The Red Cross has received a good deal of publicity in the past three weeks after it announced that blood supplies were at a historically low level. Not only was the Red Cross warning that elective surgery might have to be delayed, but also that trauma care could be compromised due to a state-wide shortage of blood.
The Red Cross provides blood to most Georgia hospitals, including BJC Medical Center, the Athens, Gainesville and Atlanta area hospitals.
Officials say a donor can give blood every 56 days, and that anyone over age 17, weighing 110 or more pounds and in good health may donate. The process takes about an hour, although the actual time spent giving blood is less than 15 minutes.
NEWS SHORTS

Science Camp
Twenty-two students are spending five days this week at Benton Elementary School learning about science through fun activities. Monday was "Bubble Day."

Rebounding
Casey Gary won first place in the discus at the Georgia Games this past weekend in Augusta. He completed in the 17-18 age group.
 
Sort Of Retiring
Commerce physician Joe L. Griffeth has retired - sort of. His resignation from BJC Medical Center was accepted Monday night, but while Griffeth will not admit patients to the hospital or nursing home, his practice will continue.
 
Really Retiring
Dan Ford is fully retiring, and Collins Cleaners, which has operated in Commerce since at least World War II, is closing.
More on these stories can be found in this week's printed edition of The Commerce News
LOCAL GOVERNMENT

Planning Commission Votes Down Maysville Development
By JANA ADAMS
JEFFERSON -- Six Maysville residents who live on or near Wheeler Cemetery Road appeared before the Jackson County Planning Commission Thursday night to voice opposition to a proposed mobile home community with 40 lots on 40 acres.
After hearing 35 minutes of the pros and cons of the development from Beth Stargel of Star Investment Properties, Gainesville, and the Maysville residents, the commission members voted to deny Stargel's request for rezoning for the mobile home community proposed for 6275 Maysville Road and Wheeler Cemetery Road.
Residents opposed to the park cited decreased property values, a rapid increase in population, out-of-county interference and the possibility of further mobile home development as their primary concerns about the proposed action.
"I'm not opposed to development that raises our property value, but I believe a mobile home park with 40 or more trailers on 40 acres would decrease our property value," said Kenneth Bray. "I have a petition from people on (Wheeler Cemetery Road), and they are all opposed to it. We are concerned about the road's population going up from 20 to 150 or 200."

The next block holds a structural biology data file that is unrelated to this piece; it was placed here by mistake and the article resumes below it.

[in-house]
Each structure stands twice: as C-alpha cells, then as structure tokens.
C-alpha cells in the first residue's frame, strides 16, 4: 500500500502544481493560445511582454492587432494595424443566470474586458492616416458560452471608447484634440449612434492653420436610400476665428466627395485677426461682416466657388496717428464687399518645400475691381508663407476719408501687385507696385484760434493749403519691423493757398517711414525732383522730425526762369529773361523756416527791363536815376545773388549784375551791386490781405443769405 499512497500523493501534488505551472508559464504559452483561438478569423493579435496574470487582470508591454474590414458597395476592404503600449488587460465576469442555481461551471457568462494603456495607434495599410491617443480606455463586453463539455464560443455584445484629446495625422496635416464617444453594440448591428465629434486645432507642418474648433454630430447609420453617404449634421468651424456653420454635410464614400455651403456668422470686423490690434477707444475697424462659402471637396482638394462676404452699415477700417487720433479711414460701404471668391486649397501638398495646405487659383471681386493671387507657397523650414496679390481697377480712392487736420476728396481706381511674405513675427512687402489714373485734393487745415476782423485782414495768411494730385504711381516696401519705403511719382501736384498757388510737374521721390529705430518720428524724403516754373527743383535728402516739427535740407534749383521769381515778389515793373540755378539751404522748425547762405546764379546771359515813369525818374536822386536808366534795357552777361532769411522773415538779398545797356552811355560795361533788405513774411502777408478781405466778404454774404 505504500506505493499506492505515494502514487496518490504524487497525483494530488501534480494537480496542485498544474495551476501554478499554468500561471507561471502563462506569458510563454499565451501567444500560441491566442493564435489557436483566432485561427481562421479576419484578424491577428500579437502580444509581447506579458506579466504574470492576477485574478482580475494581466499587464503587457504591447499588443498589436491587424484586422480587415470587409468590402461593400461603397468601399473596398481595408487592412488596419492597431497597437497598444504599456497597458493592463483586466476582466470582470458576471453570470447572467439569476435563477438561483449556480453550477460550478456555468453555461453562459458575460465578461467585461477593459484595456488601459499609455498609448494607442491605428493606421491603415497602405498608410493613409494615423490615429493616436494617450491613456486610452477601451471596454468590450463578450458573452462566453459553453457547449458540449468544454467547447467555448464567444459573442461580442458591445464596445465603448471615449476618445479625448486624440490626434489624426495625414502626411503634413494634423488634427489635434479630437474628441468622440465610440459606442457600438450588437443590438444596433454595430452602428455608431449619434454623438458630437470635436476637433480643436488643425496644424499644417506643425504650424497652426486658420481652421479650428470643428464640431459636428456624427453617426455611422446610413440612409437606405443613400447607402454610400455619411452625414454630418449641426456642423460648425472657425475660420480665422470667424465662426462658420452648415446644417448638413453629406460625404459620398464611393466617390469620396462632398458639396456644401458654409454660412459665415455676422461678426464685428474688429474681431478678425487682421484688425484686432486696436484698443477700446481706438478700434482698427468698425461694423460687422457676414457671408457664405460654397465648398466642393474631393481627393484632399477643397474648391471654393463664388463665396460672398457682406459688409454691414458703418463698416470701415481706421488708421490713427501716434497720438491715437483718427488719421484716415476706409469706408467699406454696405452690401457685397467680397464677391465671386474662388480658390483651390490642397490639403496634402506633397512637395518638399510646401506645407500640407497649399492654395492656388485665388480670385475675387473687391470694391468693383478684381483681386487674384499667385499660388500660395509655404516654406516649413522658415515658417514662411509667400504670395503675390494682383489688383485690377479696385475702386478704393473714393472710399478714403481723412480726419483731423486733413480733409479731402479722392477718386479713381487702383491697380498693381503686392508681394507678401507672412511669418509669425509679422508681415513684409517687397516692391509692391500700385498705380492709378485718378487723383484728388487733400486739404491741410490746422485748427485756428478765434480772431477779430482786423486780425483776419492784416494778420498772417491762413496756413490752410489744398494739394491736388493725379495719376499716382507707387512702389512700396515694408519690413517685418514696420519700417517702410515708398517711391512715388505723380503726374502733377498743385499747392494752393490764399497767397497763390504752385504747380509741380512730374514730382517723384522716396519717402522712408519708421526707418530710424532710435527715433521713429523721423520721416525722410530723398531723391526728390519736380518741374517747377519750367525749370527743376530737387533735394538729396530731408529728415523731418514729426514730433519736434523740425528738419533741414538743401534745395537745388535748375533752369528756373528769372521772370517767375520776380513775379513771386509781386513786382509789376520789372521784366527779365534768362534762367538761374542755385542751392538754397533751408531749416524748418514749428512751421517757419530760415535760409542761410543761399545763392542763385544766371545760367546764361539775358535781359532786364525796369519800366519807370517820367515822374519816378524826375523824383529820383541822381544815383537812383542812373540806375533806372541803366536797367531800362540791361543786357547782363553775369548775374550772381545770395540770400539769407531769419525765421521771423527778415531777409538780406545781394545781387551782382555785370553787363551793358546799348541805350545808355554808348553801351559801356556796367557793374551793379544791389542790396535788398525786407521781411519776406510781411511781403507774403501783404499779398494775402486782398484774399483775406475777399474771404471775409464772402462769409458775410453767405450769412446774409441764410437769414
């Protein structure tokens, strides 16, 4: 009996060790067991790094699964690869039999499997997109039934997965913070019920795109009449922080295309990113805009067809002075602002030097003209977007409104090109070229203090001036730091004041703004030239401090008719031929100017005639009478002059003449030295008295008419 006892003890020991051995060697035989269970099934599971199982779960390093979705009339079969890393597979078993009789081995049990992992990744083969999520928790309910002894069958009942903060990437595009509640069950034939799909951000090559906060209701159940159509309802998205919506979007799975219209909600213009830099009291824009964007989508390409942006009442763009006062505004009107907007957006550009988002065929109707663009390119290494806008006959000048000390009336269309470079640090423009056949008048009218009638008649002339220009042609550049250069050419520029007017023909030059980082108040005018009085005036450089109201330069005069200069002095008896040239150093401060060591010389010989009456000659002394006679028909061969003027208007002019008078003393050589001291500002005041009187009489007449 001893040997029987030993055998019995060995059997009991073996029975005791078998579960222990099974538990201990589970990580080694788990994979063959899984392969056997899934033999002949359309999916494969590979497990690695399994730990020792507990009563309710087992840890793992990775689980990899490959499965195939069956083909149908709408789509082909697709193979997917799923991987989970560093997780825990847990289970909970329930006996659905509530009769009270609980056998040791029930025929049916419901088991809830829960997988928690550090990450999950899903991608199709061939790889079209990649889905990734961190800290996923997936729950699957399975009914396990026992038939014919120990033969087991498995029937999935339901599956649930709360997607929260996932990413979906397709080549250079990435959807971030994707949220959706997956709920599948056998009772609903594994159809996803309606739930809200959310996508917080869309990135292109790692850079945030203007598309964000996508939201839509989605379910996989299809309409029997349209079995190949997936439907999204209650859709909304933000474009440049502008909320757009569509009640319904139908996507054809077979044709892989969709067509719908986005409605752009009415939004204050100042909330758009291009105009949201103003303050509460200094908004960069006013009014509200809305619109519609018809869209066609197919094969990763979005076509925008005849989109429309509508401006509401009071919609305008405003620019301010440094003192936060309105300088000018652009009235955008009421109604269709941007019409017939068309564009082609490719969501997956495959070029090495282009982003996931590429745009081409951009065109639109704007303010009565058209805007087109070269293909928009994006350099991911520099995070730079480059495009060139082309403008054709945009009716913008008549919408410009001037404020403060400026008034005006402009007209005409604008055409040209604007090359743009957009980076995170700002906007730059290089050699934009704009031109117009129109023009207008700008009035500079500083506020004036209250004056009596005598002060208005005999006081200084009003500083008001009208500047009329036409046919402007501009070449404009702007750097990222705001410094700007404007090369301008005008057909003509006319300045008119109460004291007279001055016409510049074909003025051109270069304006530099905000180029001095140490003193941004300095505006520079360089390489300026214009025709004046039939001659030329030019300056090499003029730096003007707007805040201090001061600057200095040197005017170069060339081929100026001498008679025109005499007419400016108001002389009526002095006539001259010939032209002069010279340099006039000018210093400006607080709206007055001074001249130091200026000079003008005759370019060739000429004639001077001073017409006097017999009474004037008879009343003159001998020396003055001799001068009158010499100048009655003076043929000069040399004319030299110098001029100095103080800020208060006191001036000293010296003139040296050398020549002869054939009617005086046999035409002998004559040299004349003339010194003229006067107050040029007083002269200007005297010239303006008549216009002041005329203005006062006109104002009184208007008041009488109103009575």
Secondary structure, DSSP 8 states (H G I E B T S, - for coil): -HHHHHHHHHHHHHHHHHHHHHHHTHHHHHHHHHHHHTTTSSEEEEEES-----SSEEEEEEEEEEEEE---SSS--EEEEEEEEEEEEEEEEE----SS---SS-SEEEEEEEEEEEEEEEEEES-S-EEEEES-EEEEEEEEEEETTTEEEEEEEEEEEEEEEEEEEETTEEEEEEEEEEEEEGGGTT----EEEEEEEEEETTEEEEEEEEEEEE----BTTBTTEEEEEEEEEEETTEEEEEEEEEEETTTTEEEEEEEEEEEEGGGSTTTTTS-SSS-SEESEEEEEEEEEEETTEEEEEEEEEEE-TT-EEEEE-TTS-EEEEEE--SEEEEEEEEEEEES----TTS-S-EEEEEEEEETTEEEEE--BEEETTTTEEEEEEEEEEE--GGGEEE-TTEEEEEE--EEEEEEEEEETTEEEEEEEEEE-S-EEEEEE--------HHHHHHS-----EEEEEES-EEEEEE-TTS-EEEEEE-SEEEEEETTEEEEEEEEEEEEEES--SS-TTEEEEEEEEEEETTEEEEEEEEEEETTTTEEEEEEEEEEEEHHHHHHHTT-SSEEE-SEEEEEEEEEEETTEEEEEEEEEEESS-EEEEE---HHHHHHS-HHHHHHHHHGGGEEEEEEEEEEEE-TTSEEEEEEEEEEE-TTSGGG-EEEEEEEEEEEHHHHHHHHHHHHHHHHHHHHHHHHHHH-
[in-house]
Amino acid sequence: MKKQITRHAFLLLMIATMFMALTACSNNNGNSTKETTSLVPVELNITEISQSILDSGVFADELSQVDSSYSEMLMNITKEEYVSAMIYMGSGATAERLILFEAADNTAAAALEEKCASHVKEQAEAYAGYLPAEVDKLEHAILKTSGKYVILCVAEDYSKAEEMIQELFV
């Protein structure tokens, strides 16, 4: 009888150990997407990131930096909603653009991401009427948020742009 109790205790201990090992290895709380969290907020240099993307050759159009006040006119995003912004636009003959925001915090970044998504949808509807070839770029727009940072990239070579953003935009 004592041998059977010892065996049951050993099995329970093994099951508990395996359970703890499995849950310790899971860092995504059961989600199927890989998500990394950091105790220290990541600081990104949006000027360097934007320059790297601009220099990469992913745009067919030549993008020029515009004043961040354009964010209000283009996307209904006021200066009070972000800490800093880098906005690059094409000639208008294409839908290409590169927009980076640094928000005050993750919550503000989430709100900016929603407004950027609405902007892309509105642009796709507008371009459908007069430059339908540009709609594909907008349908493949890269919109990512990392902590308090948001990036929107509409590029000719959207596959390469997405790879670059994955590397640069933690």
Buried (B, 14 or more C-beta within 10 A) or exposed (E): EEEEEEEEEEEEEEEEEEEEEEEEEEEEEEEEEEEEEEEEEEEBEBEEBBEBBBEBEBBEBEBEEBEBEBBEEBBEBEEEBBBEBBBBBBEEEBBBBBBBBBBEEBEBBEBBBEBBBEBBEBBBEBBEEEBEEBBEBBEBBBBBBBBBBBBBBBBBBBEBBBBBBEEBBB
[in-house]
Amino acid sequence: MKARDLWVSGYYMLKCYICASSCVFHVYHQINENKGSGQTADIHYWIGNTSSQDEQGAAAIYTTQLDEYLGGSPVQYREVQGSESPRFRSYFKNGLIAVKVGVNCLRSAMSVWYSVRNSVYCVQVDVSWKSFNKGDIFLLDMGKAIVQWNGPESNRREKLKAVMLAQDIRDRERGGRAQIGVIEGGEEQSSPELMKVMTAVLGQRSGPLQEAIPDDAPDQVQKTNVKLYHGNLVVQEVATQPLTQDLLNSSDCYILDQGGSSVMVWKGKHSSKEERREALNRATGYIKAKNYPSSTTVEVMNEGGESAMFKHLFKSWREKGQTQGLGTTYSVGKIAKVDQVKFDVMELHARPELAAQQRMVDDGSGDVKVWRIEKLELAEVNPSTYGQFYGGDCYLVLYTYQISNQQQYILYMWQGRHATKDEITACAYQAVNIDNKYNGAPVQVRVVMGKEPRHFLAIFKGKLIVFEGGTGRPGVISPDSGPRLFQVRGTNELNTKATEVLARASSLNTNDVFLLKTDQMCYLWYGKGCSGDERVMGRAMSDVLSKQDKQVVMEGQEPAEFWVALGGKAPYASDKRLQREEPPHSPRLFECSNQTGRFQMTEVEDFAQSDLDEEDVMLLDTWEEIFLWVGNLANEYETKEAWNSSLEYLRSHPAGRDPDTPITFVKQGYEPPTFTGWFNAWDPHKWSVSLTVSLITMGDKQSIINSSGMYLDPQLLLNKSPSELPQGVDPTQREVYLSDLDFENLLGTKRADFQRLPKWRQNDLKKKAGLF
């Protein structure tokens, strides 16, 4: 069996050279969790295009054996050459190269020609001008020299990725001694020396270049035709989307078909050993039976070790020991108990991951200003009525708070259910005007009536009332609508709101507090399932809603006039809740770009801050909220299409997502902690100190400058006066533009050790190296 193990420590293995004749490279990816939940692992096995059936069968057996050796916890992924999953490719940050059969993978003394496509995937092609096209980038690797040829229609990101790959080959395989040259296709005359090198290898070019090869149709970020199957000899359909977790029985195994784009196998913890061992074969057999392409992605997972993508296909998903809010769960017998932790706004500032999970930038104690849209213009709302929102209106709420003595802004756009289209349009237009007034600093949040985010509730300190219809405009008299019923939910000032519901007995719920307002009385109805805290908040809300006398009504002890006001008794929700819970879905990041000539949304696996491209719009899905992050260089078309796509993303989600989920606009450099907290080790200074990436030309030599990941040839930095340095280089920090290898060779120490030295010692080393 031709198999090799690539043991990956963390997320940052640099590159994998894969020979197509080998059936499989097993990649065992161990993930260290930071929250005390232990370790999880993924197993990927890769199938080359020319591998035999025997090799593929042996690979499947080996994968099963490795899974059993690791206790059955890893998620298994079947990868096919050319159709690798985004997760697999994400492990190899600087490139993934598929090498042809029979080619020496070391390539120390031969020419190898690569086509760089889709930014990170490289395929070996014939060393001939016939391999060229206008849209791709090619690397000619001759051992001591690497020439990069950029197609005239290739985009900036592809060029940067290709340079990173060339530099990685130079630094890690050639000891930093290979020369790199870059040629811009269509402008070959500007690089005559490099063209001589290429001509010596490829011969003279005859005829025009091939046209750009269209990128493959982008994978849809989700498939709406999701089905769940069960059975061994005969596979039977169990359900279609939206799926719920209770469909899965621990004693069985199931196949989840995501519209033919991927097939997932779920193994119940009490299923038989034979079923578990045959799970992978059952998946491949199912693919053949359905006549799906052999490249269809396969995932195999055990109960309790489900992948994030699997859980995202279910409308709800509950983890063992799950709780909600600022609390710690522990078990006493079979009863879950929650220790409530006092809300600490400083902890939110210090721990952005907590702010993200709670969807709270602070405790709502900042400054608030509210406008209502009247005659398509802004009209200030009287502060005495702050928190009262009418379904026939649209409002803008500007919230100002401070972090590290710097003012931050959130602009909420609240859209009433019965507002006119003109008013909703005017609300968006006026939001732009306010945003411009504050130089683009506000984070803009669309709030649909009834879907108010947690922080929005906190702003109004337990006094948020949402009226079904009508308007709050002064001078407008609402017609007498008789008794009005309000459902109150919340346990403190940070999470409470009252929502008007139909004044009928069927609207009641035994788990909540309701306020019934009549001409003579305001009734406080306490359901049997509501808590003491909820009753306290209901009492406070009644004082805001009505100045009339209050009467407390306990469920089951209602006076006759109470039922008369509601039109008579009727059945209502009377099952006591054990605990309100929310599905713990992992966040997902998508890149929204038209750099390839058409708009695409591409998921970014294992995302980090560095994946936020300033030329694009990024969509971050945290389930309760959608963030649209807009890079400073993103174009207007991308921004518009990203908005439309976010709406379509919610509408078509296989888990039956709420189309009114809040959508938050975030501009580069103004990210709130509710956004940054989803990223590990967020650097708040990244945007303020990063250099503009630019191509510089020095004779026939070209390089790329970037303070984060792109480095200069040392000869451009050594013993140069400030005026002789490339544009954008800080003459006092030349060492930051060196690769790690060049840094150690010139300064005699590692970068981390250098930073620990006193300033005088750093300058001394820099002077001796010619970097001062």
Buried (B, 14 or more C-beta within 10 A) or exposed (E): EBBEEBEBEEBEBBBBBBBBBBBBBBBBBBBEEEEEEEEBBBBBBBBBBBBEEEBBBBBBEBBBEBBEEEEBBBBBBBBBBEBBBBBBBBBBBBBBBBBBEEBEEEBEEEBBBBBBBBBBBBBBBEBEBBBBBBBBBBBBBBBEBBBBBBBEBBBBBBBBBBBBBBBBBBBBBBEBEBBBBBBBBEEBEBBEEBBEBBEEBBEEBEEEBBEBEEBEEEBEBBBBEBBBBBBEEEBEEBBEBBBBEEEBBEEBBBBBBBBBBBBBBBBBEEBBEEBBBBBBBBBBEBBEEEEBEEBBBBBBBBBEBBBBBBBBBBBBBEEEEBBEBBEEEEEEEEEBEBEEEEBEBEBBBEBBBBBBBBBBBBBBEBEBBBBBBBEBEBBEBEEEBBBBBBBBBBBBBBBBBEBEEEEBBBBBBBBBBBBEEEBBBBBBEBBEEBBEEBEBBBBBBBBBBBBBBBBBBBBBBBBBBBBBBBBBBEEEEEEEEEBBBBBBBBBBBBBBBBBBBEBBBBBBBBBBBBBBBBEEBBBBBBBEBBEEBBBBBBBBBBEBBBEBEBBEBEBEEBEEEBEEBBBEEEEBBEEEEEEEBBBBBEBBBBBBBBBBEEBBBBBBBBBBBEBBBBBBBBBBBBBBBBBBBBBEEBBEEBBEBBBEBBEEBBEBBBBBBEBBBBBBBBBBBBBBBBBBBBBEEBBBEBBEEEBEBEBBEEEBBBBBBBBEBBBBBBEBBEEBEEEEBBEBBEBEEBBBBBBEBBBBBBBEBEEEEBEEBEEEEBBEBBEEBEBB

Bray's sentiments were echoed by several other residents, including Joel Baker who said not only did he not want 40 mobile homes behind his home, he didn't want to open the door for more mobile homes to locate in the area.
"I am definitely opposed to it," he said. "We need to look at the whole area and what is best for it."
Stargel presented a slide of what the mobile home community could look like, emphasizing that there is a difference between such a development and a trailer park.
"Our target market is first home homebuyers and 'empty-nesters,'" she said. "That is a niche that is often overlooked. Mobile homes are 20 to 50 percent less expensive than stick-built homes, but they have to follow codes."
Stargel had suggested re-submitting the proposal with larger lot sizes, but said that a playground might have to be eliminated.
She suggested that the council and those opposed to the community look at some of the new mobile home communities being built to see that "there is a big difference in a trailer park and a mobile home community "There is not enough housing here, and we are trying to target a nice community that is affordable."
After hearing Stargel's initial request, audience opposition and Stargel's rebuttal, the commission unanimously voted to deny a recommendation for the community. Audience members applauded.
Stargel will take her proposal before the Jackson County Board of Commissioners when it meets Aug. 3 and 10 at 7 p.m. in the county administrative building. The commissioners take final action on rezoning requests in unincorporated areas of the county.


The Commerce News - Commerce, Georgia